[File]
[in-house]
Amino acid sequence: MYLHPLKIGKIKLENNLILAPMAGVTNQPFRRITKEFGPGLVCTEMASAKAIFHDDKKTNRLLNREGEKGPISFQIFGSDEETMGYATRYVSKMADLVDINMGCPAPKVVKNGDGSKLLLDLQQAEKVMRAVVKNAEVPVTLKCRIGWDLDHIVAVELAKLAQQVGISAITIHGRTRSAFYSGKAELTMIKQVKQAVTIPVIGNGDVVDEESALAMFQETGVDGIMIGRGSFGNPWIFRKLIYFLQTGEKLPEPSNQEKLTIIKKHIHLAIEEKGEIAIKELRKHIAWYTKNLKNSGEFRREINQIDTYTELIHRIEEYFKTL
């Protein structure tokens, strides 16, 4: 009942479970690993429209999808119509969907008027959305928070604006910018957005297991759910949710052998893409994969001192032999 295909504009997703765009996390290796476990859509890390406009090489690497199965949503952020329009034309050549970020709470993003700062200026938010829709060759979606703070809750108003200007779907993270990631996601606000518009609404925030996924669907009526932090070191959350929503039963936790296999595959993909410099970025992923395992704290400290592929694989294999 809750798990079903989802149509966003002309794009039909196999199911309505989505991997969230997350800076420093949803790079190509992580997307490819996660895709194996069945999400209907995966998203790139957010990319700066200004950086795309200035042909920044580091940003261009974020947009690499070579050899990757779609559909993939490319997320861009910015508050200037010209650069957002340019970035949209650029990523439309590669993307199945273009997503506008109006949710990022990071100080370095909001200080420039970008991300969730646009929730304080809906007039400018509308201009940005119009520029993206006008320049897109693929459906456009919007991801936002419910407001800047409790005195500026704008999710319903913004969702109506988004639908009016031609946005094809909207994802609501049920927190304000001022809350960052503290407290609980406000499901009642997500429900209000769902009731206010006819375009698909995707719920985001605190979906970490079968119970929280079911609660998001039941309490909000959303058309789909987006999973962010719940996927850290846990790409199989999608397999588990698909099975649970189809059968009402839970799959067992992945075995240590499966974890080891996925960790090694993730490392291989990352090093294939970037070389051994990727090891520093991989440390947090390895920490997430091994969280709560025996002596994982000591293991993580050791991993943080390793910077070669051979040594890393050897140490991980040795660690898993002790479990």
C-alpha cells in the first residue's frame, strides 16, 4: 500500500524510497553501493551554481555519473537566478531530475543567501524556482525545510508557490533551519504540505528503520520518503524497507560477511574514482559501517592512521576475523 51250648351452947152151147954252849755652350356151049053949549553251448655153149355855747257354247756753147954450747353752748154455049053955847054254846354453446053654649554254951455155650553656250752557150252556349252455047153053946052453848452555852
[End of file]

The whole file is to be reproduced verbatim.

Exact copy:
[in-house]
Amino acid sequence: MYLHPLKIGKIKLENNLILAPMAGVTNQPFRRITKEFGPGLVCTEMASAKAIFHDDKKTNRLLNREGEKGPISFQIFGSDEETMGYATRYVSKMADLVDINMGCPAPKVVKNGDGSKLLLDLQQAEKVMRAVVKNAEVPVTLKCRIGWDLDHIVAVELAKLAQQVGISAITIHGRTRSAFYSGKAELTMIKQVKQAVTIPVIGNGDVVDEESALAMFQETGVDGIMIGRGSFGNPWIFRKLIYFLQTGEKLPEPSNQEKLTIIKKHIHLAIEEKGEIAIKELRKHIAWYTKNLKNSGEFRREINQIDTYTELIHRIEEYFKTL
């Protein structure tokens, strides 16, 4: 009942479970690993429209999808119509969907008027959305928070604006910018957005297991759910949710052998893409994969001192032999 295909504009997703765009996390290796476990859509890390406009090489690497199965949503952020329009034309050549970020709470993003700062200026938010829709060759979606703070809750108003200007779907993270990631996601606000518009609404925030996924669907009526932090070191959350929503039963936790296999595959993909410099970025992923395992704290400290592929694989294999 809750798990079903989802149509966003002309794009039909196999199911309505989505991997969230997350800076420093949803790079190509992580997307490819996660895709194996069945999400209907995966998203790139957010990319700066200004950086795309200035042909920044580091940003261009974020947009690499070579050899990757779609559909993939490319997320861009910015508050200037010209650069957002340019970035949209650029990523439309590669993307199945273009997503506008109006949710990022990071100080370095909001200080420039970008991300969730646009929730304080809906007039400018509308201009940005119009520029993206006008320049897109693929459906456009919007991801936002419910407001800047409790005195500026704008999710319903913004969702109506988004639908009016031609946005094809909207994802609501049920927190304000001022809350960052503290407290609980406000499901009642997500429900209000769902009731206010006819375009698909995707719920985001605190979906970490079968119970929280079911609660998001039941309490909000959303058309789909987006999973962010719940996927850290846990790409199989999608397999588990698909099975649970189809059968009402839970799959067992992945075995240590499966974890080891996925960790090694993730490392291989990352090093294939970037070389051994990727090891520093991989440390947090390895920490997430091994969280709560025996002596994982000591293991993580050791991993943080390793910077070669051979040594890393050897140490991980040795660690898993002790479990």
C-alpha cells in the first residue's frame, strides 16, 4: 500500500524510497553501493551554481555519473537566478531530475543567501524556482525545510508557490533551519504540505528503520520518503524497507560477511574514482559501517592512521576475523 51250648351452947152151147954252849755652350356151049053949549553251448655153149355855747257354247756753147954450747353752748154455049053955847054254846354453446053654649554254951455155650553656250752557150252556349252455047153053946052453848452555852